The Lagos Chamber of Commerce and Industry (LCCI) has hinted on how Nigeria can benefit from the office of her citizen, Ngozi Okonjo-Iweala, as the new Director General (DG) of the World Trade Organisation (WTO).
The LCCI noted that Nigeria needs to build capacity for the international competitiveness of its products and services so as to benefit from the WTO.
The industry in a statement felicitated with Nigeria on the appointment of Okonjo-Iweala as the Director-General of WTO.
The statement was signed and made available by the Director-General, LCCI, Muda Yusuf, on Monday, February 15.
Yusuf said: “While the emergence of Okonjo-Iweala as the new WTO Director-General is very gratifying and calls for celebration, there is a need to manage expectations around the outcomes for the Nigerian economy, given the numerous productivity and competitiveness issues the country is grappling with.
“Ultimately, these are the factors that would determine the benefits that would accrue to the economy from global trade.”
“Also imperative is the need to address trade facilitation issues, especially around port processes, ports infrastructures, international trade documentation, foreign exchange policies, trade policies and industrial policies. We need to promote local value addition and backward integration to strengthen competitiveness of our domestic industries.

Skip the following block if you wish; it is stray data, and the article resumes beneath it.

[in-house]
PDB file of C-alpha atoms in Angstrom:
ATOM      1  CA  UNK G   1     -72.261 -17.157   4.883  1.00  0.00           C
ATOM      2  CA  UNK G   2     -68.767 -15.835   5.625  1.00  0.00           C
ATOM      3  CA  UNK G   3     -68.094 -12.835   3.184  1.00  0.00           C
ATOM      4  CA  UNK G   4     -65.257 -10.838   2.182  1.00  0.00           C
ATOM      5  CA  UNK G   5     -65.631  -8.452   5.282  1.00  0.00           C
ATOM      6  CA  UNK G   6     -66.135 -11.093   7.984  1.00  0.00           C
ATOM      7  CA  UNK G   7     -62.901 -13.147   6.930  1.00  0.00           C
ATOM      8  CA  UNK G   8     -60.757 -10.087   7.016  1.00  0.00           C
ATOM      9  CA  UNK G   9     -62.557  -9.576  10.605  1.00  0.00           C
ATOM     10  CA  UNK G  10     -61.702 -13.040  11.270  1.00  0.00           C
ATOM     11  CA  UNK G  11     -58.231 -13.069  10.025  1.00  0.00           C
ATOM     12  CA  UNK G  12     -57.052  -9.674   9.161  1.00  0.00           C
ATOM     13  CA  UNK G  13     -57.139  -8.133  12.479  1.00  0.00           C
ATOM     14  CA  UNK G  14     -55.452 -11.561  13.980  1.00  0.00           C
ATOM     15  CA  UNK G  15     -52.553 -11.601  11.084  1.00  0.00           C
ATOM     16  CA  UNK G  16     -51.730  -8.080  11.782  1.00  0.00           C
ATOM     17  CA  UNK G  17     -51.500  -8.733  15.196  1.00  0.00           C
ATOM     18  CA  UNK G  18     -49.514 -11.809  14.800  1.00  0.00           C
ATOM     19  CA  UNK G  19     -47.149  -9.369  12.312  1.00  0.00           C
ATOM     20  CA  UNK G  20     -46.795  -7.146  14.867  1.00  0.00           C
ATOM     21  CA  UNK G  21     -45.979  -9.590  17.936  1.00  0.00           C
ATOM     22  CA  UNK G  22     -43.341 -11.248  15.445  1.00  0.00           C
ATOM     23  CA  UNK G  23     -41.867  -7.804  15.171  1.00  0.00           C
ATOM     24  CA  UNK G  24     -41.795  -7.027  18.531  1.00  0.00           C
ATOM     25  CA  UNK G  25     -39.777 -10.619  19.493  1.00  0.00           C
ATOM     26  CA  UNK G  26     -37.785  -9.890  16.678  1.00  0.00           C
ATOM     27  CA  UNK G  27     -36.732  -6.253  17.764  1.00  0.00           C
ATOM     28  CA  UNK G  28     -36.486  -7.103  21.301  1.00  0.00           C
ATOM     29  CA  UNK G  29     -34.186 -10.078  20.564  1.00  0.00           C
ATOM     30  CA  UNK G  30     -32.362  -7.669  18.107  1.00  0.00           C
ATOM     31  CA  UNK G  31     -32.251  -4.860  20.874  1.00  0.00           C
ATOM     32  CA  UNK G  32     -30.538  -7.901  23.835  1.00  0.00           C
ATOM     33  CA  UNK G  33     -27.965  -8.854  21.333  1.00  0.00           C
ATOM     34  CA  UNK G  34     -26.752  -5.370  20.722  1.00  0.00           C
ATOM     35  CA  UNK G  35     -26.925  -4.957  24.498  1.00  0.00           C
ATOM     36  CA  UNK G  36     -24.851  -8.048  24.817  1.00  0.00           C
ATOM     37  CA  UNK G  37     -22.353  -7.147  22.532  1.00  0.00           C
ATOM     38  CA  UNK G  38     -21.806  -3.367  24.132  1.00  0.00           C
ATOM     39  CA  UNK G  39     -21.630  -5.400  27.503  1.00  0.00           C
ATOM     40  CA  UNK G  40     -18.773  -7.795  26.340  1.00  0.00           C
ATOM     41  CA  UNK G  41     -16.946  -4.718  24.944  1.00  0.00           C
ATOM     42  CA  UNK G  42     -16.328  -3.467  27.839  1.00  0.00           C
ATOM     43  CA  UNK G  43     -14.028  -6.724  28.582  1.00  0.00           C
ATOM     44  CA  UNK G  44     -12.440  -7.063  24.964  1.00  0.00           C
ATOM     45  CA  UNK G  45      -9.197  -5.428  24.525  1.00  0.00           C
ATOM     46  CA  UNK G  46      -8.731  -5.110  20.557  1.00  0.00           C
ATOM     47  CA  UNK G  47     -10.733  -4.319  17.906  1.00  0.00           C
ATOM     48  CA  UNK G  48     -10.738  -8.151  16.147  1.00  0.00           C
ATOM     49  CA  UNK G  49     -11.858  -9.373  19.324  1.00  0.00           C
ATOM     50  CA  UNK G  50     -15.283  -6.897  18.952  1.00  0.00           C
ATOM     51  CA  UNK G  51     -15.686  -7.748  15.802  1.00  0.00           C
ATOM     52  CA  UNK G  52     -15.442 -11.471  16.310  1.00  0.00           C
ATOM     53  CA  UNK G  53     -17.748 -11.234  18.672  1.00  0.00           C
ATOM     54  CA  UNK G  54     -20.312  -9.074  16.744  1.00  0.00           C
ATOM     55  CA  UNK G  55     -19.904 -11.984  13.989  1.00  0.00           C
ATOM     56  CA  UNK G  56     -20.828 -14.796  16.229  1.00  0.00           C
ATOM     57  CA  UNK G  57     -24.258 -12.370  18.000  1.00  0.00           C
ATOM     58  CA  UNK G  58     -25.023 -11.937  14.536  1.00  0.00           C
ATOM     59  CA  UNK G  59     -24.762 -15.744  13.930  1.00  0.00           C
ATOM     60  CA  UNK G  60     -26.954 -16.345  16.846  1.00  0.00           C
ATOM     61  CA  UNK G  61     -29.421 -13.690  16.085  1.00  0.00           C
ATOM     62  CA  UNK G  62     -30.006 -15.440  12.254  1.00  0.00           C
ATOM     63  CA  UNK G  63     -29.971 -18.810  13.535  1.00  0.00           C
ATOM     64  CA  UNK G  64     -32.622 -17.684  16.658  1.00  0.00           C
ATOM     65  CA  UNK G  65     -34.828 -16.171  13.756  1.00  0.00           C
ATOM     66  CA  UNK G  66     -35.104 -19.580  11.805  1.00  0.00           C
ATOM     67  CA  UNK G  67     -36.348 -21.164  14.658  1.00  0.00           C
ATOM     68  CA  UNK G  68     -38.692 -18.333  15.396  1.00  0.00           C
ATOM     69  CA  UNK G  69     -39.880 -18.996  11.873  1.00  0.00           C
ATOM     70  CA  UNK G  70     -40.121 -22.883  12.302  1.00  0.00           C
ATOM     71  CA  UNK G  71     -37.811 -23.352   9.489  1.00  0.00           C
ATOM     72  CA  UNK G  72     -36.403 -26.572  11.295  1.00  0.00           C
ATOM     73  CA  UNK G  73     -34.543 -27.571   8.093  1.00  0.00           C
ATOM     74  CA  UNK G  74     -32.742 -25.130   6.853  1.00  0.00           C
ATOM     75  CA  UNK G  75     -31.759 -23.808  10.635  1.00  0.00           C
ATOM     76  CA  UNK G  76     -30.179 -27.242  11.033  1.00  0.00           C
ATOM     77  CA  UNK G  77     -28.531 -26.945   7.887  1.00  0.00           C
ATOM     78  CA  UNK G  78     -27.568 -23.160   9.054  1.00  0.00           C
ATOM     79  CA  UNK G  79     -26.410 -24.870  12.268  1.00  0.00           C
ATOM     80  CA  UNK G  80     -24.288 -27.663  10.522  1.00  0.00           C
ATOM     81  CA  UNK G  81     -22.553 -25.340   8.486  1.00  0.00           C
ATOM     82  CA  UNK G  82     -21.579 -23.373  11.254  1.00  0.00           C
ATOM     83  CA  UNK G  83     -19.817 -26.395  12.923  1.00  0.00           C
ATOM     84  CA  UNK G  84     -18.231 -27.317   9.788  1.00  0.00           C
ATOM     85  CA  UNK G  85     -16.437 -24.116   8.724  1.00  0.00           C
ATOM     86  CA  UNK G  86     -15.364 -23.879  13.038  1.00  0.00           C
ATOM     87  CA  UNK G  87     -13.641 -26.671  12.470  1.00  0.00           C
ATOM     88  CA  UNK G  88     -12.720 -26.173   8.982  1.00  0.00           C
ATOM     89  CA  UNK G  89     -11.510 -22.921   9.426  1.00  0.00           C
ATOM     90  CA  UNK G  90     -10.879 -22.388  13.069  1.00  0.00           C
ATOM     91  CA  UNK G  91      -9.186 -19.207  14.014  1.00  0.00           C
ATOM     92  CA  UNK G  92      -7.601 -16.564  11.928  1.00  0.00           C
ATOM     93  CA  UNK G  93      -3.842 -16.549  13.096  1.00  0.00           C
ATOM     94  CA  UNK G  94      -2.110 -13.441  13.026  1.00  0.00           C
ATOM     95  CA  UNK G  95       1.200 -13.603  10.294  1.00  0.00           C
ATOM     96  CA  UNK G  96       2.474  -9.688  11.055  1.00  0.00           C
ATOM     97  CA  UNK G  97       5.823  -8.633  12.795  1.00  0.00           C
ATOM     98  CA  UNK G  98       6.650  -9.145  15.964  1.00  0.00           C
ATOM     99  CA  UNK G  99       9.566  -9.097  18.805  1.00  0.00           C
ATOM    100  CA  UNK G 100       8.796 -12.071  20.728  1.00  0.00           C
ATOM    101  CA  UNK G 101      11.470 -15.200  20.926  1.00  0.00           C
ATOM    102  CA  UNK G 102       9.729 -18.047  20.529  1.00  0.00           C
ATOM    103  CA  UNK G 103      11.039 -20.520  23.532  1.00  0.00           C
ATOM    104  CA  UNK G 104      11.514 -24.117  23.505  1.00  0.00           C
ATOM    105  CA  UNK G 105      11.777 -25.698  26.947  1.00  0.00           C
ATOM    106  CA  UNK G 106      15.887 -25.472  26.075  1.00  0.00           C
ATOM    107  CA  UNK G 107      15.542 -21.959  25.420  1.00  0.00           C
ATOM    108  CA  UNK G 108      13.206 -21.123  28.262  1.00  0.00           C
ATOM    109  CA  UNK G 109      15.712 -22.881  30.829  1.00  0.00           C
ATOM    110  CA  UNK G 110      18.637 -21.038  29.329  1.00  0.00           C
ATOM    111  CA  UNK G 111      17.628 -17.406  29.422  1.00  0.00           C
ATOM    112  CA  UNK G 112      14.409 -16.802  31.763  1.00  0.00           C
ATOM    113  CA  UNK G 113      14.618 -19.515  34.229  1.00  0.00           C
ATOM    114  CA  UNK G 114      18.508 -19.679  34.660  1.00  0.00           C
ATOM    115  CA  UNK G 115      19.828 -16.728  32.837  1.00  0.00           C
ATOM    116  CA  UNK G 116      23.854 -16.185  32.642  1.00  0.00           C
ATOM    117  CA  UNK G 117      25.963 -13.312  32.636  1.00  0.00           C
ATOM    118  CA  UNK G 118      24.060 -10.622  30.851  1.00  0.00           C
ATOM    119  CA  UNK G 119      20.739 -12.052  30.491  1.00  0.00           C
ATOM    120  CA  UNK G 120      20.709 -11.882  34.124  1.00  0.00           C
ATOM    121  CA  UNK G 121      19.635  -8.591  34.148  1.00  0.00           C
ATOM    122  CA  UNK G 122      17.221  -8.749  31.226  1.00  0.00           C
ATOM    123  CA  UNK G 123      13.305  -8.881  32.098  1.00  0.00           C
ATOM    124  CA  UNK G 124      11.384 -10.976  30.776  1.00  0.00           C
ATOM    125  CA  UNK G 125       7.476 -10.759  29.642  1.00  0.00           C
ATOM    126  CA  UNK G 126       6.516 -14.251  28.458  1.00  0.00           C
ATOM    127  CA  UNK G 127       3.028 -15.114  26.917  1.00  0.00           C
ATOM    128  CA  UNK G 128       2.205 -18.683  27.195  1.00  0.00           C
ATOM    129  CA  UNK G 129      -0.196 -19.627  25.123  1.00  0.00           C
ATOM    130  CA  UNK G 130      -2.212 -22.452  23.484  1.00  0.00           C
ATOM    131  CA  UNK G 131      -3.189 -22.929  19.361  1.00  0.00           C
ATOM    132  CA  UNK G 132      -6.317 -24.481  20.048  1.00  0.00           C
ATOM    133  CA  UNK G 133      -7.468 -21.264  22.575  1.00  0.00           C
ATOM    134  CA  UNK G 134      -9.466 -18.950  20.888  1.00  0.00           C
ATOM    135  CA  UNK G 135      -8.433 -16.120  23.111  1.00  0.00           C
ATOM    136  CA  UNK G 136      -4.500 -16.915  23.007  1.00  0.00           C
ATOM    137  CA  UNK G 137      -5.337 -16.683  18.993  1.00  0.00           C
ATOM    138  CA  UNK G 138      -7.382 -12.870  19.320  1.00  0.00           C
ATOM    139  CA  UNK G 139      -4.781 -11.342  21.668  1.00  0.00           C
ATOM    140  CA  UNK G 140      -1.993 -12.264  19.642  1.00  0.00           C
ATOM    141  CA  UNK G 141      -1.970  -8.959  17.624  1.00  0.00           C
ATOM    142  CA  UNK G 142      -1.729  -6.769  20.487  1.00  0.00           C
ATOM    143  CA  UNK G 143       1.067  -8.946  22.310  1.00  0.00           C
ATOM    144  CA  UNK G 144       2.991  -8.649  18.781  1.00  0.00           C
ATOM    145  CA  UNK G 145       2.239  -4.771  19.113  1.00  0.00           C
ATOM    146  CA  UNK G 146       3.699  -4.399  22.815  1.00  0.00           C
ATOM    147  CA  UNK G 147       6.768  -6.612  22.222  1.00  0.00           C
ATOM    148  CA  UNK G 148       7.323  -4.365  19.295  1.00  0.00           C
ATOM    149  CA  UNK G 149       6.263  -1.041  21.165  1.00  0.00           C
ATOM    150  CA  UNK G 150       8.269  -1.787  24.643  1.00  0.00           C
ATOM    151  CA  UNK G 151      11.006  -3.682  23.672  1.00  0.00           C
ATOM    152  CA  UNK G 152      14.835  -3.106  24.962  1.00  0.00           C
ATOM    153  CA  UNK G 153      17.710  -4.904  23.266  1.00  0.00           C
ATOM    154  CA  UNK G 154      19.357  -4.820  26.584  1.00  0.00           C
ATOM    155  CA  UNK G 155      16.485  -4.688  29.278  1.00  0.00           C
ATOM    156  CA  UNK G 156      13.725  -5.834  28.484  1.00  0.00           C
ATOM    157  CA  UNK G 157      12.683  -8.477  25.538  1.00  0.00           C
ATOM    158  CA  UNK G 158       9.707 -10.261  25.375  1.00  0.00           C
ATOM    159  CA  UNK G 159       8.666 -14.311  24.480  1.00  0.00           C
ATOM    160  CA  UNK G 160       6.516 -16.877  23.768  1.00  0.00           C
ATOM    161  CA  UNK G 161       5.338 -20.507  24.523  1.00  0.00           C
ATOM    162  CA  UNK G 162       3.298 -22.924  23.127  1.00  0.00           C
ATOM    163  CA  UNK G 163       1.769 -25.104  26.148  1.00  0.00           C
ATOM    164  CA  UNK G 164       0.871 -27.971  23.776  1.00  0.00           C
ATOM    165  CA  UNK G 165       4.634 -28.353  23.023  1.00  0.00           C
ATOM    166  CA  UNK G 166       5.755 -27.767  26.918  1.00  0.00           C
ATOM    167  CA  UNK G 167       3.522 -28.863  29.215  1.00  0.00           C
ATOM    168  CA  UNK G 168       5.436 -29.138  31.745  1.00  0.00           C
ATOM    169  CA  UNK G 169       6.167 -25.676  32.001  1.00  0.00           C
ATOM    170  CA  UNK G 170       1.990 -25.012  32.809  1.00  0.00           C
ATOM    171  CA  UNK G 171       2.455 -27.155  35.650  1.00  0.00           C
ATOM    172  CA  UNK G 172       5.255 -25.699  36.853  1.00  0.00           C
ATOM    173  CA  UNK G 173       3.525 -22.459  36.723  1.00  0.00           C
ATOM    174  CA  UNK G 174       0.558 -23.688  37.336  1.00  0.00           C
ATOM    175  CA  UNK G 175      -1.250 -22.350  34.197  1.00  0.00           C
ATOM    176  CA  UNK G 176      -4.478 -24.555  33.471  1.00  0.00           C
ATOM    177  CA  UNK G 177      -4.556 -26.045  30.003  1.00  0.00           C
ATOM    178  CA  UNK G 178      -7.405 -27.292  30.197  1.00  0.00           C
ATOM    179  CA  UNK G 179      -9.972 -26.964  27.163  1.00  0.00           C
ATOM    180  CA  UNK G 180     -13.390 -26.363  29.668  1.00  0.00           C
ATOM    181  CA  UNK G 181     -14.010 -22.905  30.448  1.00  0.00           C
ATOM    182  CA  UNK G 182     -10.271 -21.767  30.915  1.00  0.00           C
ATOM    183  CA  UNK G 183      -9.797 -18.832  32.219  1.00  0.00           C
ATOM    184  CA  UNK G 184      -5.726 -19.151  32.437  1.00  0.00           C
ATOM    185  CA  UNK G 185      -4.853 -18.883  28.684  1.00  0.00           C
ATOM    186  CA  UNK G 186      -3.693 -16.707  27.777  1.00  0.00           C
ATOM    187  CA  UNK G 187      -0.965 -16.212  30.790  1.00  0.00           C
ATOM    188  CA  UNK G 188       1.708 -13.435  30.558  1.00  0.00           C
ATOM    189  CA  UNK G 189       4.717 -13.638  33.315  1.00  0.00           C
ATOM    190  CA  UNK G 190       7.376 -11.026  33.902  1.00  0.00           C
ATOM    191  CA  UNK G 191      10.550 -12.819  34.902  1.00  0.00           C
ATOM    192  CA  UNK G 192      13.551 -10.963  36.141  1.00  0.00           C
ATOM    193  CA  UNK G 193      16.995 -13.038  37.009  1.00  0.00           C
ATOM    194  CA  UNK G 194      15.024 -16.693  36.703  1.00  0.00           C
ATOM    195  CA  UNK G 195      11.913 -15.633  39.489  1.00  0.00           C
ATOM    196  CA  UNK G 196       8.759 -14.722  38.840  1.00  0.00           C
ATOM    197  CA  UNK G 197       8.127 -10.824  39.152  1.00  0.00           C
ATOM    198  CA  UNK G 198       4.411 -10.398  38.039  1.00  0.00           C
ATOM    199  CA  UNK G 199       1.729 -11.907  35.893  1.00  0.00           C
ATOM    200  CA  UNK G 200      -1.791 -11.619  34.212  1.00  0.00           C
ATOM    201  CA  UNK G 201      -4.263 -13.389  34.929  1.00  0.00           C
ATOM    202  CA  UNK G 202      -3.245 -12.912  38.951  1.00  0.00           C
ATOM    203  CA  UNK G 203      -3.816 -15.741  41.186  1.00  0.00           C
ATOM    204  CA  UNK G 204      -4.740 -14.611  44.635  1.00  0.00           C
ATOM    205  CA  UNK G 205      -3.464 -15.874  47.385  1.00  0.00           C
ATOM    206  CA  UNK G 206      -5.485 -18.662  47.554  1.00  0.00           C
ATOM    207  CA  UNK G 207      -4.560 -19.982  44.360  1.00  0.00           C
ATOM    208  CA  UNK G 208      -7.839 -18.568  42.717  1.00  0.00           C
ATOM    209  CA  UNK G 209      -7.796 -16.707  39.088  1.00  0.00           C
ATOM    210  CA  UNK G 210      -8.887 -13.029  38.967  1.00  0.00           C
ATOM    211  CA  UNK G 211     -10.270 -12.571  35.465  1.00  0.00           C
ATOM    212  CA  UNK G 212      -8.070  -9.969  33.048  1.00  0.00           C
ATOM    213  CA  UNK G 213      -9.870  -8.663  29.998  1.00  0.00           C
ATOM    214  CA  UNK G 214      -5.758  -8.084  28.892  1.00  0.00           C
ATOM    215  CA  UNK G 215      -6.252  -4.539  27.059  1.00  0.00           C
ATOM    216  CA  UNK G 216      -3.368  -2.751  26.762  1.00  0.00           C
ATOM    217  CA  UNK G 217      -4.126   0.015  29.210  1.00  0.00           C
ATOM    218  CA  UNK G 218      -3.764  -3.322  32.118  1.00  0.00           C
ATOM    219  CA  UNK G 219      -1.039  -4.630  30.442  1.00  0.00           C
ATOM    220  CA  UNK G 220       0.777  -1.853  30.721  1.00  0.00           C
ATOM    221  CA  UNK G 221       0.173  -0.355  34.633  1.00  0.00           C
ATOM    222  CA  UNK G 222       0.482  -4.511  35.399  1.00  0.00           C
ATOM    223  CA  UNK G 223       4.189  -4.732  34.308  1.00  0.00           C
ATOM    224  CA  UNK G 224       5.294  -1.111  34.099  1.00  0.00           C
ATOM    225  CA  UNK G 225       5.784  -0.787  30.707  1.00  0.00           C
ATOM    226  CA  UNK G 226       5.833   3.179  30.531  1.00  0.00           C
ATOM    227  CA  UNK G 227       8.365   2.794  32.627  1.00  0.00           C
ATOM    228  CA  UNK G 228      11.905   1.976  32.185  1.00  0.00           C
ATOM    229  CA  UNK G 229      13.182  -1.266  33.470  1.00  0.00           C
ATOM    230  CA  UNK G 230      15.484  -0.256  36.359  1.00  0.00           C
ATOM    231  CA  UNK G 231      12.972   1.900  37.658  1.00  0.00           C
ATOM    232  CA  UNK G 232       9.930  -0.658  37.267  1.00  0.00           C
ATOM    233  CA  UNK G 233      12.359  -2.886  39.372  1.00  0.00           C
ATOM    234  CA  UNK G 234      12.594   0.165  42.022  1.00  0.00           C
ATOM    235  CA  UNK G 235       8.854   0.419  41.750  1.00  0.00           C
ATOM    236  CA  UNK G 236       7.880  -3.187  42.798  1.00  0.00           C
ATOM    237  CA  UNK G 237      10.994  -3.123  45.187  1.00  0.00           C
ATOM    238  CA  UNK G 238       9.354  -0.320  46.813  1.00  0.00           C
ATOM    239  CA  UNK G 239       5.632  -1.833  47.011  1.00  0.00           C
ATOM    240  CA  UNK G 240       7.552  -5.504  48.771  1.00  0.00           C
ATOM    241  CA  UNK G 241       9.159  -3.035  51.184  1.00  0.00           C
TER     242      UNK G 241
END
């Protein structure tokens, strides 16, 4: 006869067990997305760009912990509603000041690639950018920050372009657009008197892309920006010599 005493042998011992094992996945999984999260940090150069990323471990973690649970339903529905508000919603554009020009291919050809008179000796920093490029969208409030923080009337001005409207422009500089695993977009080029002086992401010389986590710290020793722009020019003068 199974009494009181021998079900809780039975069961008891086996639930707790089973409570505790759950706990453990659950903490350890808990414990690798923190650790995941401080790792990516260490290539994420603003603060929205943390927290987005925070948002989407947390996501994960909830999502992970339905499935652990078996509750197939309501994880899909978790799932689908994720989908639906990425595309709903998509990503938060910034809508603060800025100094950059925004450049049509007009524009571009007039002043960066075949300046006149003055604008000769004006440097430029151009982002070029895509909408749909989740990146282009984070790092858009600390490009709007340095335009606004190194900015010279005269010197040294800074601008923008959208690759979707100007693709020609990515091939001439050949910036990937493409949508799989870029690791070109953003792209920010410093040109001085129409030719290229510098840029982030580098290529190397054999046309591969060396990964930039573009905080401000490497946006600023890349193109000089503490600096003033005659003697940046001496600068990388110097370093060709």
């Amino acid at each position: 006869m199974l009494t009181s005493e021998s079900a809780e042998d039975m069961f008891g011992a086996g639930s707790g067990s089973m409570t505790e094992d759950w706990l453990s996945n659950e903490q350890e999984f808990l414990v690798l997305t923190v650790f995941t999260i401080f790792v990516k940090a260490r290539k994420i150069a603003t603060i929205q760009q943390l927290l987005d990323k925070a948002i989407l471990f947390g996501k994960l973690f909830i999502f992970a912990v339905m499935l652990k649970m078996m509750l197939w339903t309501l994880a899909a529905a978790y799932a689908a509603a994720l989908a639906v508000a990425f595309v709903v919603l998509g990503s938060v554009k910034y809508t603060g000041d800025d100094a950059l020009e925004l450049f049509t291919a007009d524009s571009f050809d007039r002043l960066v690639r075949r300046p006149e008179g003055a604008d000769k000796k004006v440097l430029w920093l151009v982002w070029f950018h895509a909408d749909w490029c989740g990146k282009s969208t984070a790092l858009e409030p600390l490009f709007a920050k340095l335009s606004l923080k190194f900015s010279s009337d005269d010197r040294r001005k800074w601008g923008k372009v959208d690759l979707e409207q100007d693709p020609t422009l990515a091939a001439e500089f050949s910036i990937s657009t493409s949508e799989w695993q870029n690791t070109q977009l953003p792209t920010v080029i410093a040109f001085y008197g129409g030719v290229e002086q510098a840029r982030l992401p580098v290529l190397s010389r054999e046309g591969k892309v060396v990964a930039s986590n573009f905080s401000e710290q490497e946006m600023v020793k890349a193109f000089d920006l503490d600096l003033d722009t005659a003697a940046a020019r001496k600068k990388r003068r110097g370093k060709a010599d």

“We must undertake reforms of our tariff policy in accordance with the principles of comparative advantage, which would enable the country to optimise opportunities in the global trade arena and enhance the citizens’ welfare.”
He added that it is critical to develop an African Continental Free Trade Area strategy that would enable the country to leverage trade opportunities both continentally and globally.
According to him, “There is a need to improve on our strategy in managing the coronavirus pandemic ranging from ensuring compliance to safety protocols to vaccine procurement and distribution.”
The LCCI DG also noted that Okonjo-Iweala’s emergence came at a time when the global trading system was faced with numerous challenges, including supply chain disruptions precipitated by the coronavirus pandemic, rising protectionism and unilateralism, growing economic nationalism, and imposition of trade restrictions covering substantial amount of international trade, among others.
He said: “Africa has peculiar challenges in the global trade arena. The continent is deeply integrated into the global supply chain and this underscores the low participation level of African economies in international trade.”